Valentine's Day can be depressing for those in and out of love
Updated: Friday, February 14 2014, 05:53 PM EST
By: Maria Miller
JOHNSTOWN, Pa. -- As millions of people spend Friday night at dinner with their significant other or rushing out to get a last-minute gift, there are millions of others spending the night alone.
In addition to it being Valentine's Day, Friday is also known as Single's Awareness Day: A day that can just plain stink and actually cause depression for those without someone special.
While millions of people around the world are treated to special deliveries of flowers and chocolates, candlelight dinners and jewelry, there are millions of others left to spend Valentine’s Day by themselves.
"It can be an unpleasant reminder for people that find themselves either without a relationship or in a less
-than-desirable relationship status," said Dr. Randall Harris, a clinical psychologist in Johnstown.
It might not be something you've thought about, but psychologists like Harris say it's a day that can cause serious depression.
"People can feel sad," Harris said. "This may bring up memories from a previous relationship that ended badly and some of the bitterness and anger can almost be triggered by those events."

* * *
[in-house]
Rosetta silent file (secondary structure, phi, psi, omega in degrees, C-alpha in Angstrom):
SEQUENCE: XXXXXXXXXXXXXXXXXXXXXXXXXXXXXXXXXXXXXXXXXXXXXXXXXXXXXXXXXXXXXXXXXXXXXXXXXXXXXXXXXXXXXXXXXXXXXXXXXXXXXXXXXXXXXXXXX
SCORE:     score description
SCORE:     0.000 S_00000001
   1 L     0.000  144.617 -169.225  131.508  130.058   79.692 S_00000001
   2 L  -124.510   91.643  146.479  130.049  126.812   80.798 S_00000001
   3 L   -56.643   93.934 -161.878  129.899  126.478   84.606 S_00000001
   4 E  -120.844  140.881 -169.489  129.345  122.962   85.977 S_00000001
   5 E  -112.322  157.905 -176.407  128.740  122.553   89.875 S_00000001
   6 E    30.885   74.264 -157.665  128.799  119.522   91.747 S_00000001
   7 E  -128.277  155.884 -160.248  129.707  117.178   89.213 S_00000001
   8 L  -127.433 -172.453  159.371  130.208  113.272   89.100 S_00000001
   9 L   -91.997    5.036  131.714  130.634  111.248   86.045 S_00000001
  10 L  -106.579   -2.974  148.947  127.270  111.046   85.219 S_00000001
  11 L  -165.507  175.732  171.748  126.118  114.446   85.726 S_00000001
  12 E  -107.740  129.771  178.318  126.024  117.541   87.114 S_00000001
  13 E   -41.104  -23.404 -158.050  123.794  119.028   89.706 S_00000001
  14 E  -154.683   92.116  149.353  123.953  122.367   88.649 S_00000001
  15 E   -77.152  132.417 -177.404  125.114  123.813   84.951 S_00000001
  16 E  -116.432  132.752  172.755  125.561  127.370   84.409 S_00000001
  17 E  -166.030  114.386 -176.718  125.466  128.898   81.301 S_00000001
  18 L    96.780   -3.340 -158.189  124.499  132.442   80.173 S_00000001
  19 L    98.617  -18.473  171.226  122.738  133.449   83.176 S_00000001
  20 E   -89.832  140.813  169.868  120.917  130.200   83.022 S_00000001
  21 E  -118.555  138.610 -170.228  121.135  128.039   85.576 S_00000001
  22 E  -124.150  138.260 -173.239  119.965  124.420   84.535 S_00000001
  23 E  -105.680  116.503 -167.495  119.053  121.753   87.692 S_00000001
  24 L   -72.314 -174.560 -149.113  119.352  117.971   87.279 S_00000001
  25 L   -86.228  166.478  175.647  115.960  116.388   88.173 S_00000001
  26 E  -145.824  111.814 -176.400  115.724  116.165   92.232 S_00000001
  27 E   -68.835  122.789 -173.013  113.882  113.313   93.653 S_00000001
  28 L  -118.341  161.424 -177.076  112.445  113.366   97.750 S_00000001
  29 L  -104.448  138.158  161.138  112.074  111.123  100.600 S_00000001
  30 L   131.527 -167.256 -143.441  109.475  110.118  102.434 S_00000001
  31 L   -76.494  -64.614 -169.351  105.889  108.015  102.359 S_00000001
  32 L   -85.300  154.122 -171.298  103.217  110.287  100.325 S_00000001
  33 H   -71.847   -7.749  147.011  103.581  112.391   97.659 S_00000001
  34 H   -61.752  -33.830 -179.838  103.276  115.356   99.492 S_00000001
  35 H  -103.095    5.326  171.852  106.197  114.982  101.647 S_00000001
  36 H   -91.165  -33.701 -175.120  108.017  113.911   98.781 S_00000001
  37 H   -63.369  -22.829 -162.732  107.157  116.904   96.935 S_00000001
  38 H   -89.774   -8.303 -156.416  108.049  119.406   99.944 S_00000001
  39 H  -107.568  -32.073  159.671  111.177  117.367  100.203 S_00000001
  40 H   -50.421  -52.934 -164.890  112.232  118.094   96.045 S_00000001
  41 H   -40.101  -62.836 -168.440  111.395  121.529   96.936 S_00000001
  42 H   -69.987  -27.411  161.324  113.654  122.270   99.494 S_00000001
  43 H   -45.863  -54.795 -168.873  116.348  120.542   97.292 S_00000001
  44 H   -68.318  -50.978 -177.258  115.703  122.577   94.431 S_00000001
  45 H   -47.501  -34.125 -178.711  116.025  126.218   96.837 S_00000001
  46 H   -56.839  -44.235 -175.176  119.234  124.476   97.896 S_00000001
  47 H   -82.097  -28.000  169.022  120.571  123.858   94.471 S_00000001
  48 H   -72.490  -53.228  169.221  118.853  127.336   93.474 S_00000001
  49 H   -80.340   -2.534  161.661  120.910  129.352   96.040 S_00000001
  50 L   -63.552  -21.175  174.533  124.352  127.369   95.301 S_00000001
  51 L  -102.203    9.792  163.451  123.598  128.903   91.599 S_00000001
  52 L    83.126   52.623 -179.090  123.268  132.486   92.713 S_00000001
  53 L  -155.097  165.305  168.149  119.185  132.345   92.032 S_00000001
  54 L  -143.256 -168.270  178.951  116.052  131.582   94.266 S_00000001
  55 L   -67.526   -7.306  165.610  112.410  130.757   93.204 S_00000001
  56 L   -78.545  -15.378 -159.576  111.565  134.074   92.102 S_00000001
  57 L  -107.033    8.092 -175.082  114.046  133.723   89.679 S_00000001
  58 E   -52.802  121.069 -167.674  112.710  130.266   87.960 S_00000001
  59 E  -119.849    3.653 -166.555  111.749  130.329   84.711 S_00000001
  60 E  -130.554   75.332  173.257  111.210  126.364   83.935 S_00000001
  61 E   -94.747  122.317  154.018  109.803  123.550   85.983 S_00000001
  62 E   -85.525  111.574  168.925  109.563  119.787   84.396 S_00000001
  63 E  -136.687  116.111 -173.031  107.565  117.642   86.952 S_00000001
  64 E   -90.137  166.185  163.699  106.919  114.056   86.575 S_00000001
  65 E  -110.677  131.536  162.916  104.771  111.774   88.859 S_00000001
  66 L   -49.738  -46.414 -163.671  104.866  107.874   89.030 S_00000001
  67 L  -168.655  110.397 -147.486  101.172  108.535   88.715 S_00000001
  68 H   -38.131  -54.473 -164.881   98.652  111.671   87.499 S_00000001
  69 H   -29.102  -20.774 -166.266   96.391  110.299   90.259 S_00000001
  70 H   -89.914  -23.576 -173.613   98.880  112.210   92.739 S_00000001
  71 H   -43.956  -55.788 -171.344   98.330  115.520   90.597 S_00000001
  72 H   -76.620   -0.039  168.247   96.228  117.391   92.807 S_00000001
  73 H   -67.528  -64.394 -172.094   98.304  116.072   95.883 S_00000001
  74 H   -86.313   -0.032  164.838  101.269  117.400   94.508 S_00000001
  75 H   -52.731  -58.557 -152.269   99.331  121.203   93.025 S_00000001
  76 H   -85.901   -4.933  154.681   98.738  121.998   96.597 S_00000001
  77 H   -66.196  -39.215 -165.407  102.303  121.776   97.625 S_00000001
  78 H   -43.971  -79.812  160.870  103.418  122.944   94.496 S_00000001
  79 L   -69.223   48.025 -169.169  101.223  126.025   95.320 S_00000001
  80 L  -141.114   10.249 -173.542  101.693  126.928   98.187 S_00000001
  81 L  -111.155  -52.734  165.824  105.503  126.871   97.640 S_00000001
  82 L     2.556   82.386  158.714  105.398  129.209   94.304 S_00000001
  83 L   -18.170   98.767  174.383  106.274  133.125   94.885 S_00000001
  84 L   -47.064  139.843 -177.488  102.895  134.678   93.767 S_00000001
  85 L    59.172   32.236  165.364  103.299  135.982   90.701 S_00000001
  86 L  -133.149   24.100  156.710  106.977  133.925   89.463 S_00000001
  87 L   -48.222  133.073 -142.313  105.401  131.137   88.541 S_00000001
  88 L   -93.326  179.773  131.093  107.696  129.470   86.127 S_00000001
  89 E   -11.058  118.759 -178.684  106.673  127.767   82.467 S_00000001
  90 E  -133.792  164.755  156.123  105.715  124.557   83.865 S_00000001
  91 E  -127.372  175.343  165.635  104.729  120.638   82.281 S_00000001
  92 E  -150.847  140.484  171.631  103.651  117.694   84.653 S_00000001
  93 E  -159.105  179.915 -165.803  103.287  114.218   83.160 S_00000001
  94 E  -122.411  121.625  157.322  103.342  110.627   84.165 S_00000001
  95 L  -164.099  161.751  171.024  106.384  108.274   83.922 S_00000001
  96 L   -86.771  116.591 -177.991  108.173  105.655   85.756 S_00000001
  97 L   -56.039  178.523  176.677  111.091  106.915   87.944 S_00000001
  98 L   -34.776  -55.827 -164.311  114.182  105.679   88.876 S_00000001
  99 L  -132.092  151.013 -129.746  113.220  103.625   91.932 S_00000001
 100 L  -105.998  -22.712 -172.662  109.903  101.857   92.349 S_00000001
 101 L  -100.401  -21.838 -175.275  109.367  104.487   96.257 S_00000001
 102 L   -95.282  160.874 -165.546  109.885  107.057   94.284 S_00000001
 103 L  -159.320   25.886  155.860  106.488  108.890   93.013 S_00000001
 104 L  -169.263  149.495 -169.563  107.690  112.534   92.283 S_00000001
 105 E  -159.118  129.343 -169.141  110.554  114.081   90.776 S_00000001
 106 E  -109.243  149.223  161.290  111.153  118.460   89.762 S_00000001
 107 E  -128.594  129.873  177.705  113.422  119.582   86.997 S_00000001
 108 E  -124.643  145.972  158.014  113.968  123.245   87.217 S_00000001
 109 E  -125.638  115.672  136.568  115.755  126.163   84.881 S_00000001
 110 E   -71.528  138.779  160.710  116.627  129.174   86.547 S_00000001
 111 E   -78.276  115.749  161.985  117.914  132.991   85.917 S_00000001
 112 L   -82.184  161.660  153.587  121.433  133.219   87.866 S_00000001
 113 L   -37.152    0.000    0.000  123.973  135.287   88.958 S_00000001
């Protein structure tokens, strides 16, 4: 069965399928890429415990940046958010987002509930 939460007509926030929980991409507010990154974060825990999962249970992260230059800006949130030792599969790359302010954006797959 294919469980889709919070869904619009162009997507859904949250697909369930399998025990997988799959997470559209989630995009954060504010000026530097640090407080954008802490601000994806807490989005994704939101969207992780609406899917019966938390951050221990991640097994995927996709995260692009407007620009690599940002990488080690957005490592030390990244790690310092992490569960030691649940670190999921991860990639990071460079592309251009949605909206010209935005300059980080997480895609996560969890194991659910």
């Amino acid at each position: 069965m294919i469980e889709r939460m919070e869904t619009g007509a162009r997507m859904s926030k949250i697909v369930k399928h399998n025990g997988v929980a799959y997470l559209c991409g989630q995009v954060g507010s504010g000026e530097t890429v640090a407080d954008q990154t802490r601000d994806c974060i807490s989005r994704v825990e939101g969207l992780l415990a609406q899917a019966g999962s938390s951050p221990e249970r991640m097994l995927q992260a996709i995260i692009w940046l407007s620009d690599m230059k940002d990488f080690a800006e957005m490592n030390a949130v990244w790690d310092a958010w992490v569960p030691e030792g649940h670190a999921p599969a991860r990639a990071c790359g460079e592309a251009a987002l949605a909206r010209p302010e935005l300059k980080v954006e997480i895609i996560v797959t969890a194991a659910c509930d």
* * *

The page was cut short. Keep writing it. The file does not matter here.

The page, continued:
But feeling a bit blue on a holiday with so much pink and red isn't limited to those without a valentine. Harris said the day can also be difficult for those in happy relationships.
"One of the things, and I think Valentine's Day is guilty of this, is purporting relationships as this magical event that is a celebration that is all that is wonderful in a relationship. But as anyone who has been in any long-term committed relationship should know, they require work and effort," Harris said.
So if you’re not among those spending hundreds of dollars on cards, chocolates and flowers this year, Harris said don't be so hard on yourself; everyone is capable of finding love.
"Having worked clinically with people with all sorts of conditions and experiences, I have yet to encounter a person that I find to be totally reprehensible," Harris said. "There is always something in every person that can be kindled and loved."